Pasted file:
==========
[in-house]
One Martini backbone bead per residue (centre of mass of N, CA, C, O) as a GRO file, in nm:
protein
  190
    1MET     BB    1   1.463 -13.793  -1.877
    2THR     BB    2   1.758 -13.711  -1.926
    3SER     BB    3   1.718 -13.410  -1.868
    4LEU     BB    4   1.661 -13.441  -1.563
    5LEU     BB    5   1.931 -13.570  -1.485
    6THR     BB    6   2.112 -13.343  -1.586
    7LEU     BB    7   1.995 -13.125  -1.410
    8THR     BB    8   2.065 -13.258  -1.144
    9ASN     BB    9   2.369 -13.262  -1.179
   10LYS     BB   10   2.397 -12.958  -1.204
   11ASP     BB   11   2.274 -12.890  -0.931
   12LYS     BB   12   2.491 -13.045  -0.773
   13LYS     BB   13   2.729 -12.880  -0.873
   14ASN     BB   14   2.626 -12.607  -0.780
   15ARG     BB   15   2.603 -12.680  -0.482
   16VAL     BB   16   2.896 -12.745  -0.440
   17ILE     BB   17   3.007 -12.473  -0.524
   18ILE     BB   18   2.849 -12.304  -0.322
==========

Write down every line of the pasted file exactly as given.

[in-house]
One Martini backbone bead per residue (centre of mass of N, CA, C, O) as a GRO file, in nm:
protein
  190
    1MET     BB    1   1.463 -13.793  -1.877
    2THR     BB    2   1.758 -13.711  -1.926
    3SER     BB    3   1.718 -13.410  -1.868
    4LEU     BB    4   1.661 -13.441  -1.563
    5LEU     BB    5   1.931 -13.570  -1.485
    6THR     BB    6   2.112 -13.343  -1.586
    7LEU     BB    7   1.995 -13.125  -1.410
    8THR     BB    8   2.065 -13.258  -1.144
    9ASN     BB    9   2.369 -13.262  -1.179
   10LYS     BB   10   2.397 -12.958  -1.204
   11ASP     BB   11   2.274 -12.890  -0.931
   12LYS     BB   12   2.491 -13.045  -0.773
   13LYS     BB   13   2.729 -12.880  -0.873
   14ASN     BB   14   2.626 -12.607  -0.780
   15ARG     BB   15   2.603 -12.680  -0.482
   16VAL     BB   16   2.896 -12.745  -0.440
   17ILE     BB   17   3.007 -12.473  -0.524
   18ILE     BB   18   2.849 -12.304  -0.322